If you read Part One you may be asking the same questions I often get about our spiritual discussion group. I'll answer them here:
How did you start such a group?
I wanted to meet at a location without any perceived religious or political agenda. There was a gay-owned café in town; I knew of no better place where people could let their guard down and feel “safe” in being their true selves (The sad truth is, church is often not such a place; many are aiming to change that without compromising the gospel message). So I walked in to the café, told the owner my idea, and asked if we could use his shop as a meeting place. He replied, “When do you want to start? I'll help you advertise!” Bingo.
How did you advertise/describe the group?
In presenting the idea to the café owner, and in advertising the group, I simply described it as a “nonreligious spiritual discussion group”—a safe place to discuss and explore spiritual topics outside the context of religion, while at the same time offering an opportunity to share individual religious beliefs in a nonjudgmental setting.
How do you do it?
This is the question I get most often. In other words, how to I carry on relationships with people of such differing worldviews? Don't I get upset at their thinking? Don't they get upset at mine?
No. Not at all, and herein lies the secret to the group's success (By “success” I mean the fact that we have continued to meet for over a year, and don’t see any sign of stopping. We don’t measure success in numbers):
It's all in how you view the individual. We can quote scriptures about love and tell ourselves we ought to love one another, but as long as we Christians continue to see people as either saints or sinners, we will potentially come across as their wanna-be savior, when they don't wanna be anything at all except loved as-is.
Of course, Christianity teaches that each person is in a place of either accepting or rejecting God in the person of Jesus Christ, and thus choosing his or her own eternal destiny (and boy is that another post!). But here's the thing: How you view someone dictates how you relate to him/her. The reason Christians fail at interfaith relationships is that we don't rightly see people as fellow human beings created in the image of God. That levels the playing field and makes us all the same flesh, in the same condition of needing a Savior, whether we realize it here or hereafter.
I need Jesus. And if I judge someone for not knowing that he or she also needs Him, then I need Him more than anyone.
So away with the religious wall of partition, the “we-versus-them” Phariseeism. It reeks to high Heaven and makes God sick. We are all in this together, this thing of needing a love-me-no-matter-what relationship with Someone who understands and knows us intimately. If I can show a person what that looks like by wrapping my arms around his gay-liberal-pagan self, I've shown him more of God than if I preach at him.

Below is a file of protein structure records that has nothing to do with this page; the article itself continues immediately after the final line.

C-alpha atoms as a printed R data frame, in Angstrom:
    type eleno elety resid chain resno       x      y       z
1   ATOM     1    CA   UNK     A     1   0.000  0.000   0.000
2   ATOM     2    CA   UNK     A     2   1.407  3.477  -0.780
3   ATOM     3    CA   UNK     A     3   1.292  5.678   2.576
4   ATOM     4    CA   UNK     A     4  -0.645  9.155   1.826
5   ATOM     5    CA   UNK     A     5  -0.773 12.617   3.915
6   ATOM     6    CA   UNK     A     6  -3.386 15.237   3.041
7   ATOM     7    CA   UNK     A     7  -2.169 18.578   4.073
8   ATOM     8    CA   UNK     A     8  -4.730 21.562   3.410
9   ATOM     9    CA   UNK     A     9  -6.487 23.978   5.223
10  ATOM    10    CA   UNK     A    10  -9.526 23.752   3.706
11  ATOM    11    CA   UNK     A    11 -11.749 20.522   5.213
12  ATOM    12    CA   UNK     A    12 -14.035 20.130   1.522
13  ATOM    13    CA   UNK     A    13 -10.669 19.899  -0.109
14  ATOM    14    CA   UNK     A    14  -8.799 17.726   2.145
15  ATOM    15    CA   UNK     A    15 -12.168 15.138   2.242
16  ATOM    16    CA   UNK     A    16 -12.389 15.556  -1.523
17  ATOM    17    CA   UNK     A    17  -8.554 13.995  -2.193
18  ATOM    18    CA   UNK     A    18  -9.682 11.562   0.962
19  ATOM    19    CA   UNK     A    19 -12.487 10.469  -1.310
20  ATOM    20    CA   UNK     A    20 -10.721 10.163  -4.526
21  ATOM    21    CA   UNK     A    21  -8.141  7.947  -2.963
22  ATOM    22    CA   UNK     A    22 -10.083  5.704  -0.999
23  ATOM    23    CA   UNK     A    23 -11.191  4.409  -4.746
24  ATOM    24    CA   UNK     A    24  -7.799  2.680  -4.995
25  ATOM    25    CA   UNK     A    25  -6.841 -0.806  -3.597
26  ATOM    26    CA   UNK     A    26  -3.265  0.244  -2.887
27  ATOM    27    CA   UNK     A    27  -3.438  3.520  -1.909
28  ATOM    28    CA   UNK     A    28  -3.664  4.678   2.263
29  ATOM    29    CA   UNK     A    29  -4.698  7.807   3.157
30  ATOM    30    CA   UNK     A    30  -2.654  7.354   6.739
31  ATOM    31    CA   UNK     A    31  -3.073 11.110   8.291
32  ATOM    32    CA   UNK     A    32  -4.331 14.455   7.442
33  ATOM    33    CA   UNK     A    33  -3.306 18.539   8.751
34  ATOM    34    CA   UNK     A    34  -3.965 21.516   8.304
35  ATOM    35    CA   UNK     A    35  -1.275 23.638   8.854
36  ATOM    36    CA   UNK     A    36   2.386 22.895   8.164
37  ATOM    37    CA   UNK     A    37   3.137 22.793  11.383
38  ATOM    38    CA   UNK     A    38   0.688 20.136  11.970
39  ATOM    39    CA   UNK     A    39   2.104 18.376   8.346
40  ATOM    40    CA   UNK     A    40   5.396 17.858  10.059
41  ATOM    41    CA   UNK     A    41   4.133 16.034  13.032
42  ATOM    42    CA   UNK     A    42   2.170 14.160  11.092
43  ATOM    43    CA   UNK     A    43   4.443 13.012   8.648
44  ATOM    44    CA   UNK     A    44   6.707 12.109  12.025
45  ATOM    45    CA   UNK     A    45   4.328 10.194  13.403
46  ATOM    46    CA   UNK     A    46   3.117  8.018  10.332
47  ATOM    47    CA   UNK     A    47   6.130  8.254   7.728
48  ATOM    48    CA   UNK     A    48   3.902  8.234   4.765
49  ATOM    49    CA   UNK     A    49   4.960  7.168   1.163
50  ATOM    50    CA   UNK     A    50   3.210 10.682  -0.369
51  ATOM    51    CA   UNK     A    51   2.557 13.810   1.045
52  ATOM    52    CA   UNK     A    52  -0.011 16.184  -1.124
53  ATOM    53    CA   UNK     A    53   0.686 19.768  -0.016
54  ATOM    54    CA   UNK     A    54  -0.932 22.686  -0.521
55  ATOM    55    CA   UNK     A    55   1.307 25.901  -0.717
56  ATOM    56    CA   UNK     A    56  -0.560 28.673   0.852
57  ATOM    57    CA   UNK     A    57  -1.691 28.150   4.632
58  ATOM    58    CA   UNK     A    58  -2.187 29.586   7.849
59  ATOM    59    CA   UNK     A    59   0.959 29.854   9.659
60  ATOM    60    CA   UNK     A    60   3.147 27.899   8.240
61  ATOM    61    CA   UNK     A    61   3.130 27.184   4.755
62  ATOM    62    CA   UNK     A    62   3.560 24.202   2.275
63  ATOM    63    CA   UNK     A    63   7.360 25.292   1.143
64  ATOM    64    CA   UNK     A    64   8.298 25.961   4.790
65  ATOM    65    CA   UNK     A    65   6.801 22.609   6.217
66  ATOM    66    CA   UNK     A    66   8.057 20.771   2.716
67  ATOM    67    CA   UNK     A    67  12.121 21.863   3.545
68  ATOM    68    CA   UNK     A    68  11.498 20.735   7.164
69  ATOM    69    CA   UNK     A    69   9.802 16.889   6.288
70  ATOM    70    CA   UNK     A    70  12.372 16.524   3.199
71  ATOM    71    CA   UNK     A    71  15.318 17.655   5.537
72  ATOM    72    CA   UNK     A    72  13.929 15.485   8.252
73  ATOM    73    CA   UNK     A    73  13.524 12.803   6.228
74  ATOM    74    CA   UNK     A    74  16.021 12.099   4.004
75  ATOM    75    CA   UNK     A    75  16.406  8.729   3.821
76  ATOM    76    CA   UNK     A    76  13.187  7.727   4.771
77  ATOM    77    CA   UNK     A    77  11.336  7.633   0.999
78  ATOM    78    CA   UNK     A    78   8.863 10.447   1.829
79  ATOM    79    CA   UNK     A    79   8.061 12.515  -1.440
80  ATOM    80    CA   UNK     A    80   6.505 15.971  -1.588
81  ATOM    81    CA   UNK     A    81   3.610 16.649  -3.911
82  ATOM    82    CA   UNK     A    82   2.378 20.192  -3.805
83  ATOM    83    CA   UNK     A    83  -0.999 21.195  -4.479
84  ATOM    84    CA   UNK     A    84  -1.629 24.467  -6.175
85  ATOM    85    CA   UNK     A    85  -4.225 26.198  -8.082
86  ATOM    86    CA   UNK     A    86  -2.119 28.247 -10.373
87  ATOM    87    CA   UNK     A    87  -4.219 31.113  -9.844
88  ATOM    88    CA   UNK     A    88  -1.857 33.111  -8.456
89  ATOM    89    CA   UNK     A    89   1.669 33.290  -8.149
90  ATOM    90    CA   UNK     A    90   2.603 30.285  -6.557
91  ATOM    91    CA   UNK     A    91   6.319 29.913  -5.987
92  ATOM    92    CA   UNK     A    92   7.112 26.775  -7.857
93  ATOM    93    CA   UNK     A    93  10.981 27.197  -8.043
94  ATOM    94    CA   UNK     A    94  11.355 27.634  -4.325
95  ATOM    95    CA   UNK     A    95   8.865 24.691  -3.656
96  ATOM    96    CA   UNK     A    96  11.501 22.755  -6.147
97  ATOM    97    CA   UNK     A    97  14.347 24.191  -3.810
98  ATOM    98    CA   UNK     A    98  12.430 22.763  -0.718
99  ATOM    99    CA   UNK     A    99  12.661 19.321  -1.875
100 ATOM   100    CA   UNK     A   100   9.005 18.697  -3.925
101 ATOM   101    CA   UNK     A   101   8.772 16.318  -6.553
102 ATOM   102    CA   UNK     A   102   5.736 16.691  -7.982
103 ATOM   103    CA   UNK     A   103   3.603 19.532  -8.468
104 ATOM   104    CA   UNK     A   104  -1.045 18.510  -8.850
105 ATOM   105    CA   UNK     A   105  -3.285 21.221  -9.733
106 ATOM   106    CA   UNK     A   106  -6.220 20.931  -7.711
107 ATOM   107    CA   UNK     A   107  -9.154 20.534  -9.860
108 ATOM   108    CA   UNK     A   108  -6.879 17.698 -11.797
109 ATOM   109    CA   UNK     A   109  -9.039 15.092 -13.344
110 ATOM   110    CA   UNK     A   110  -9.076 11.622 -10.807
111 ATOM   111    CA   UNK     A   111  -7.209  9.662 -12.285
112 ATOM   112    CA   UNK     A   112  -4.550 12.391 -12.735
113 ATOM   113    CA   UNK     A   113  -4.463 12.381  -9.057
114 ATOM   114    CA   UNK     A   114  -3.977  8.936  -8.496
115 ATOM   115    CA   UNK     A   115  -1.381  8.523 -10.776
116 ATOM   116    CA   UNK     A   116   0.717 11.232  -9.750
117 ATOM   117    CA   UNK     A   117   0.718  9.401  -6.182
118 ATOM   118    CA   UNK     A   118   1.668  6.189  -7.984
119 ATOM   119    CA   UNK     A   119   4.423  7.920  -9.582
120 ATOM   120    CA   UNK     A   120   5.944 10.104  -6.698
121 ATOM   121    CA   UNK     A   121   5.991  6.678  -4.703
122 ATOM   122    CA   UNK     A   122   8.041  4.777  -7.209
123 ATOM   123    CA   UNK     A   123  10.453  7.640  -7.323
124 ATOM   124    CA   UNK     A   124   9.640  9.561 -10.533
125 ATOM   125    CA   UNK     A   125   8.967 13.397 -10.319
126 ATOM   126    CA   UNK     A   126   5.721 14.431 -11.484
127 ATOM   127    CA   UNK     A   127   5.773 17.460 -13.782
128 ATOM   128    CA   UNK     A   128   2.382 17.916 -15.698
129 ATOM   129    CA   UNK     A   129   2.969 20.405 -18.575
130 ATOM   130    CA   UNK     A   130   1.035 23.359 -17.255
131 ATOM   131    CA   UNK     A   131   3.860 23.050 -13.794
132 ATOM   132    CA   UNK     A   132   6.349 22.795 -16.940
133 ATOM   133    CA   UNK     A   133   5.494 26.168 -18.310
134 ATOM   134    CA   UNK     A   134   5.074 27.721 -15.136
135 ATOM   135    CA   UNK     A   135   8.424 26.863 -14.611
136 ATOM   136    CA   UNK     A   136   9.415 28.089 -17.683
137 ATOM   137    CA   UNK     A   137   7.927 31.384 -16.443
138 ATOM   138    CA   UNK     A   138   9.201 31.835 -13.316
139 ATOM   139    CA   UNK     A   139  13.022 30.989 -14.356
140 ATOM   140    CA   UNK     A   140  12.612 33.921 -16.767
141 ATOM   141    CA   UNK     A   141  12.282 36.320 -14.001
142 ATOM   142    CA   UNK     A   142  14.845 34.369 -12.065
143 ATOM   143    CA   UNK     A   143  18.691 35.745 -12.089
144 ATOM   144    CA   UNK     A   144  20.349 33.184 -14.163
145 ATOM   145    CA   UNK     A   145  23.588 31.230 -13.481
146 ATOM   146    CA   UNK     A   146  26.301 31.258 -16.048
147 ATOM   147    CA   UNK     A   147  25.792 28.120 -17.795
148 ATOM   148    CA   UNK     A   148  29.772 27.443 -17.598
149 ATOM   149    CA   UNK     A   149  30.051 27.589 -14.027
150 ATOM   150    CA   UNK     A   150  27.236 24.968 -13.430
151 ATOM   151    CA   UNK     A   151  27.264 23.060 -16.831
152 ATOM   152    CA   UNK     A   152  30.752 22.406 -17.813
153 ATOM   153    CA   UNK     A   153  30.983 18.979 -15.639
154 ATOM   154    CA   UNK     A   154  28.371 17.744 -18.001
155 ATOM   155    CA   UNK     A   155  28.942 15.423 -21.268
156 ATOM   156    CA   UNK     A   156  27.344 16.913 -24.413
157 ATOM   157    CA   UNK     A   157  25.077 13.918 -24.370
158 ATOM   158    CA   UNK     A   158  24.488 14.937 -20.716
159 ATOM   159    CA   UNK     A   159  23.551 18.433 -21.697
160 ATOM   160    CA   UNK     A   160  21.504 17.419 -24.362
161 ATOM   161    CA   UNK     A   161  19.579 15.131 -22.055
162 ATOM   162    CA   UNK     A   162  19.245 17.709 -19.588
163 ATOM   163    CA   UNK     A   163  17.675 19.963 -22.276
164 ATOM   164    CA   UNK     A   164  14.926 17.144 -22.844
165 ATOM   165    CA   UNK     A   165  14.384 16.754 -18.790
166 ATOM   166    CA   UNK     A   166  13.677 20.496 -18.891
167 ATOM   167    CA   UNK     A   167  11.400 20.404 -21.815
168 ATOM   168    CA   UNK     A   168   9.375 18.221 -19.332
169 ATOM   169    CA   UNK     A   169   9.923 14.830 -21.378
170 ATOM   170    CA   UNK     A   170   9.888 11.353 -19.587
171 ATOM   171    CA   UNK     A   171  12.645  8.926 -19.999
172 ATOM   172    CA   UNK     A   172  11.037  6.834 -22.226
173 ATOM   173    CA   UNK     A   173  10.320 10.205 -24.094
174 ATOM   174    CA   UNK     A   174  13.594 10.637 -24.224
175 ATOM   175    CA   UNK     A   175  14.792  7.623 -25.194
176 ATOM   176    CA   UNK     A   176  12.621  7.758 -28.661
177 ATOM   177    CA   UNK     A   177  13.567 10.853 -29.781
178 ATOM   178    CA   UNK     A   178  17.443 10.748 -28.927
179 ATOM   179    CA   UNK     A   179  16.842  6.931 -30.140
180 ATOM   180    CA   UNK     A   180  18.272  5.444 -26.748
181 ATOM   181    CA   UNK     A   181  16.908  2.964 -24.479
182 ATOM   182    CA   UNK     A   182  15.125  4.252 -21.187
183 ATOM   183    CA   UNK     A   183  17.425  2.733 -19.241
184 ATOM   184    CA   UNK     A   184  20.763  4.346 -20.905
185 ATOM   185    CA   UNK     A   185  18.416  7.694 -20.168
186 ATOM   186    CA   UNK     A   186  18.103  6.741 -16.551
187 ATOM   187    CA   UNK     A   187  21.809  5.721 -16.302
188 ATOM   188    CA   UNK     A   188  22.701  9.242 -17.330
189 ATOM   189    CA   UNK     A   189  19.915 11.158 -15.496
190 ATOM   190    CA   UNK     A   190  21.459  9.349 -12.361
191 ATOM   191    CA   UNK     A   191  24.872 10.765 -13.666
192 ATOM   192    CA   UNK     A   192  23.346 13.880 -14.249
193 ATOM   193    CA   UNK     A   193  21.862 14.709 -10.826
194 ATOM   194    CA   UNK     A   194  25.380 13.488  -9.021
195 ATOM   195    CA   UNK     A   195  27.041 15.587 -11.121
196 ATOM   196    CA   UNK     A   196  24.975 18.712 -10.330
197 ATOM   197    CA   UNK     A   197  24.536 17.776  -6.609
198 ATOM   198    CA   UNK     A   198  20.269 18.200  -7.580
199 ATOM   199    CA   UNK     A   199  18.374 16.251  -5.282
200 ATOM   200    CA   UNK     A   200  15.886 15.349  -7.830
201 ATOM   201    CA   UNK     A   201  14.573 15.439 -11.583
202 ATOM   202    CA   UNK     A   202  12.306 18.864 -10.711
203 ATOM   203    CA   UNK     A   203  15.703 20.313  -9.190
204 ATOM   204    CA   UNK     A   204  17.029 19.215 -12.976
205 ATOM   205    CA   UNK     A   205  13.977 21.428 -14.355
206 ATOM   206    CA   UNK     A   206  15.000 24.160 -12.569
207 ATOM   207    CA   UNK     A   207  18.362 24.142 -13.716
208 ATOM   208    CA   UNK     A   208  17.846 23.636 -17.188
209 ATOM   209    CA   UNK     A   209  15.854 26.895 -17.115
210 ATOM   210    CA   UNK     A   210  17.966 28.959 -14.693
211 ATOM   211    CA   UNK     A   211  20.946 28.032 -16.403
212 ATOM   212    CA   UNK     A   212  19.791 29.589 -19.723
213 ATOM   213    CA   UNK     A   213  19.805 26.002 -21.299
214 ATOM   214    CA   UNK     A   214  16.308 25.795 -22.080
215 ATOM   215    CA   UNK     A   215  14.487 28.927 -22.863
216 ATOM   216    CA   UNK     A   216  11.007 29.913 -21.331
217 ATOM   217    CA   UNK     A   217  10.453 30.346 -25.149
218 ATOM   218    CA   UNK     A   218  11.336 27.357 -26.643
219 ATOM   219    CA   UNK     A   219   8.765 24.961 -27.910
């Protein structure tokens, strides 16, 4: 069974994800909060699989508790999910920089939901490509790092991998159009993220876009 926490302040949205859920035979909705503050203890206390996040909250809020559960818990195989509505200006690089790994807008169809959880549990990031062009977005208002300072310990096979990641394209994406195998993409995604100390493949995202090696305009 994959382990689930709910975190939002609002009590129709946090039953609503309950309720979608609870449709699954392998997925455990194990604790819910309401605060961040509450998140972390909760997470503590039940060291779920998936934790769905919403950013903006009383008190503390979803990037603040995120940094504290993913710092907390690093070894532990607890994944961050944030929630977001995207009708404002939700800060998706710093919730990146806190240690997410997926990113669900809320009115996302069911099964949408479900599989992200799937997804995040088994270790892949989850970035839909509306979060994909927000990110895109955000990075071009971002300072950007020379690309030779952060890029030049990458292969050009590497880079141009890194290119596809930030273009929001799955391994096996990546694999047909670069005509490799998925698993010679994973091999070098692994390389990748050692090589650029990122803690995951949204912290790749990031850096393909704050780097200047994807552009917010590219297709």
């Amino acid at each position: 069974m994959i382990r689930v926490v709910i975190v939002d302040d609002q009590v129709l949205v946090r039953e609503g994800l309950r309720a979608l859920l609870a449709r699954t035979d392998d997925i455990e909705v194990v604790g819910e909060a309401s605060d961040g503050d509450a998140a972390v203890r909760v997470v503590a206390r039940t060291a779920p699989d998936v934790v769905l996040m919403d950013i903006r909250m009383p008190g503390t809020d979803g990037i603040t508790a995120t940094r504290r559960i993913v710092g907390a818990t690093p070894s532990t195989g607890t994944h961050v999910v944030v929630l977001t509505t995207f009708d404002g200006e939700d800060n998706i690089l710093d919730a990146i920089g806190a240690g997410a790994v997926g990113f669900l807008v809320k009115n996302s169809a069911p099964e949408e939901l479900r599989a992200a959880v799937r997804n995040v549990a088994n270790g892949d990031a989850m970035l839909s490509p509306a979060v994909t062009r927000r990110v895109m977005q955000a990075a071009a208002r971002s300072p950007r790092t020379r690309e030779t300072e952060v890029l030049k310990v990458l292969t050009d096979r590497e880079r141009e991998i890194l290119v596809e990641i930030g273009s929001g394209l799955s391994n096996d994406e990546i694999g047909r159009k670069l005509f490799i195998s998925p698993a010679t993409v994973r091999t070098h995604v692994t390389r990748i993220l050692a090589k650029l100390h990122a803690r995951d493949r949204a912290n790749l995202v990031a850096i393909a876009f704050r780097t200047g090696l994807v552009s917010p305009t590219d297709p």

Furthermore, I believe if we don’t feel we have as much to learn from nonchristians as they do from us, we need a dramatic shift in our thinking before we engage in ongoing relationships with them. (This is explored in more detail in the chapter on friendship in my upcoming book). I have learned so much from the people in this group. It is an invaluable experience to hear and see what the church is like from an “outsider’s” perspective. Christians in our group have literally looked in the eyes of formerly “churched” individuals and said, “I am so sorry you were treated that way.”
How much do you share the gospel in the group?
In his book, Blue Like Jazz, Don Miller says before you can love something, sometimes you have to watch someone else who is in love with it. The group members know how I feel and what I believe about Jesus. It flows out of me through conversation as naturally as “goddess” flows out of them. We are each simply sharing our true selves with each other. As long as that sharing is encased in mutual respect, we want to keep hearing what each other has to say.
I have been honest with the group about “The Great Commission” (Jesus’ command to spread the gospel to all nations). We have openly discussed the most sobering video on the topic that I have ever seen.
Outside the group?
Friends from the group have attended church with me and hung out in my living room for hours on end. Anything goes in conversation there. We've shed tears and prayed together. Not to judge, but I’ve often wondered how much time Christian critics of the group spend reaching out to others in this way. I myself have only just begun and have so far yet to go.
What do you talk about in the group?
God ~ god and goddess ~ Jesus ~ Islam ~ Zen ~ the origin of life ~ good and evil ~ ghosts ~ wicca ~ Paganism ~ Christianity ~ humanism ~ cultures ~ Heaven ~ death ~ love ~ lifestyles ~ the supernatural ~ the paranormal ~ food ~ what is sacred ~ relationships ~ the meaning of life ~ science ~ philosophies ~ movies ~ books ~ church ~ social issues ~ tolerance... the list is too long!
When we started out a year ago, we stayed “near the surface” in our discussion topics. One member left, saying the group was “boring.” That was a wake-up call for me. We changed course and dove deep. Now our meetings consistently go for five hours or more, often lasting past midnight. We break up and go home when we’re too tired to talk anymore.
Well that’s about it. If you have any more questions, feel free to ask them here and I’ll give it my best shot. Here’s one for you: Could you see yourself feeling comfortable in such a group? Why or why not?